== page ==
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Thursday, September 24, 2015

Scorpions Revisit Their Glory Days at Jacobs Pavilion at Nautica

Concert Review

Posted By on Thu, Sep 24, 2015 at 10:56 AM

click to enlarge JOE KLEON
  • Joe Kleon
In an old Saturday Night Live skit, Will Ferrell portrays fictional cowbell player Gene Frenkle. During a recording session, the band’s producer (played by Christopher Walken) repeatedly encourages him to provide “a little more cowbell.” It’s a funny segment that forever makes the cowbell into a rock ’n’ roll joke. Scorpions singer Klause Meine either hasn’t seen the skit or just doesn’t give a damn. Last night before a near-capacity crowd at Jacobs Pavilion at Nautica, he relentlessly hammered away at the thing, often throwing his drumsticks into the crowd. It was symbolic of the band’s old school arena rock approach. Decked out in tight black leather pants with bandanas hanging out of their back pockets, the guys did their best to relive heavy metal’s glory days during an entertaining two-hour show. You can see a slideshow of photos from the concert here.

The concert got off to a rather rough start as Meine’s vocals initially sounded too thin. On the show opener “Going Out with a Bang,” he could barely be heard in the sound mix. He warmed up quickly, however, and by “The Zoo,” a signature tune from the ’80s, he was in good form and the band capably jammed at the tune’s conclusion. The group then revisited the ‘70s for a medley that included tunes such as “Top of the Bill” and “Steamrock Fever.” Meine prefaced the medley by recalling the band’s first appearance in the States, a performance in 1979 at the old Cleveland Municipal Stadium. “World Series of Rock, baby!” he yelled enthusiastically.



Mid-set, the guys unplugged their electric guitars for an acoustic medley that included a touching rendition of “Send Me an Angel” that showed off Meine’s soaring vocals. The acoustic set nicely prefaced “Wind of Change,” a power ballad that began with a bit of acoustic guitar and turned into an engaging crowd sing-a-long. After a lengthy drum solo during which James Kottak’s kit rose several feet in the air, the band returned for a hard-hitting rendition of “Blackout” that had several audience members playing along on air guitar. The group closed the set with the melodic hit “Big City Nights.” It saved its two biggest hits — “Still Loving You” and “Rock You Like a Hurricane” — for the encore.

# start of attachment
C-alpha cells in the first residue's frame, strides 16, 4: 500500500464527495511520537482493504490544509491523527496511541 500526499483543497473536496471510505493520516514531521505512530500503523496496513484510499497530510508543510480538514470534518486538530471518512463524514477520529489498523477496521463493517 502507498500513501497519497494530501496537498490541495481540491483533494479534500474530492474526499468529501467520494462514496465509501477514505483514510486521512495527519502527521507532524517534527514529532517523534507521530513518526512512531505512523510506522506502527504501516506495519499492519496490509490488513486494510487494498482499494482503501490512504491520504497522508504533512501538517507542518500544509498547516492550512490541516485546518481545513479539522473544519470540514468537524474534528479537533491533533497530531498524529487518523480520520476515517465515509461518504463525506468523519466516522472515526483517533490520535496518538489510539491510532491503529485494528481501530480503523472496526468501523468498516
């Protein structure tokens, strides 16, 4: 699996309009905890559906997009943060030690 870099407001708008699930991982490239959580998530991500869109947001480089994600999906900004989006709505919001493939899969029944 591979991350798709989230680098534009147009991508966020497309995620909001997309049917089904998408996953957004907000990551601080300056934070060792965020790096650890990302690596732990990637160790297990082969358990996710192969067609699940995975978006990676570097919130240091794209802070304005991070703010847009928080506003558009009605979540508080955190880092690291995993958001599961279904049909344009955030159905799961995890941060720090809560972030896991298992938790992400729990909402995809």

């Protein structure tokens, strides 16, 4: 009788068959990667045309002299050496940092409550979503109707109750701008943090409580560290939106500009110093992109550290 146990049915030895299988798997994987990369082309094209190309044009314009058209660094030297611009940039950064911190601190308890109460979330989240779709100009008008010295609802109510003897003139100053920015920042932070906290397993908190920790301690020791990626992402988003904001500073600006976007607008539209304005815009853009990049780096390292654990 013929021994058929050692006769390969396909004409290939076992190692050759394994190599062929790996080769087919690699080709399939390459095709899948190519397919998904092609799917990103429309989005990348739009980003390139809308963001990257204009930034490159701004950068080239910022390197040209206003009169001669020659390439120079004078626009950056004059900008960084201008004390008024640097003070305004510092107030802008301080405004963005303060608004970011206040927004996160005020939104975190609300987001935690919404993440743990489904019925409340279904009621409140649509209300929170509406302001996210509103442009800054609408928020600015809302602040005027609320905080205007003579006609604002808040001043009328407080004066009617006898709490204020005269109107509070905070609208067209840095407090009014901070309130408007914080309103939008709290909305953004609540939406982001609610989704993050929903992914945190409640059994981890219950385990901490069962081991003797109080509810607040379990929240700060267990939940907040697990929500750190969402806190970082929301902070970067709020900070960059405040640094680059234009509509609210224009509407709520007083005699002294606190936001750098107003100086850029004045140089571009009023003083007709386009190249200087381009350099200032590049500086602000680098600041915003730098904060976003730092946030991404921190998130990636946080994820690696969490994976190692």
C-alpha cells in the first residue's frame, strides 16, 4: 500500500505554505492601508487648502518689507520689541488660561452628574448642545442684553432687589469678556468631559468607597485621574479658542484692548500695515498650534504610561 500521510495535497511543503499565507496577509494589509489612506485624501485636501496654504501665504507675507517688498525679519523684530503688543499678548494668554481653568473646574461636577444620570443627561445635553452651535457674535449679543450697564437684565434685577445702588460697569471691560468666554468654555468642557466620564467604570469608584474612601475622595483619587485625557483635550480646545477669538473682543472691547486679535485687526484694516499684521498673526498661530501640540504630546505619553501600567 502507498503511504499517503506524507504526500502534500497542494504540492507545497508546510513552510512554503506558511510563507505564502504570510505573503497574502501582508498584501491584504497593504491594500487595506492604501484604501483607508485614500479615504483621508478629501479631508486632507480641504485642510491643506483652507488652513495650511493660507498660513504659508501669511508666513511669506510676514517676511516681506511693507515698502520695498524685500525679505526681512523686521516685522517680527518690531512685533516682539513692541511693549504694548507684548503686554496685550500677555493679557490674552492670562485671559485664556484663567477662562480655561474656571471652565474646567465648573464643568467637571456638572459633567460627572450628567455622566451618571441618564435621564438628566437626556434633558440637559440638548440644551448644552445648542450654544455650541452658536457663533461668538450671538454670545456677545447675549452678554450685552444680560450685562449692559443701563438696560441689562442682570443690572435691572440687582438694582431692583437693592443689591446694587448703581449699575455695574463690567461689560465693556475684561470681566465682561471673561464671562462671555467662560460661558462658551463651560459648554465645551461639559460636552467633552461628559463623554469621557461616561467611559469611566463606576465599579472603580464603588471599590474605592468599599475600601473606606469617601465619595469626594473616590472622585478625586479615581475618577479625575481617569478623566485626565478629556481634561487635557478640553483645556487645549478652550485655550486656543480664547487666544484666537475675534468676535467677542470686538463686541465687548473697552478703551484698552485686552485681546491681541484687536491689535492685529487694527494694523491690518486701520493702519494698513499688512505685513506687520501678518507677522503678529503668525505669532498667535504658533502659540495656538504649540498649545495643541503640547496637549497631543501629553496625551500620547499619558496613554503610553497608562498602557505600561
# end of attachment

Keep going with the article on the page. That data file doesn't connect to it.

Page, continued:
Touring to celebrate their 50th anniversary, the Scorpions have become one of rock’s most enduring acts. While the songs from the ’70s and early ‘80s rocked harder than the ones from the late ’80s and ’90s, the guys proved they’re still plenty capable of entertaining an audience. But as original members Meine and guitarist Rudolf Schenker approach 70, perhaps now is as good a time as any to hang up the cowbell.

Veteran prog rockers Queensryche opened with a 45-minute set that enabled them to show off the incredible pipes of singer Todd La Torre, who joined the group three years ago and has given the band a good second wind. 

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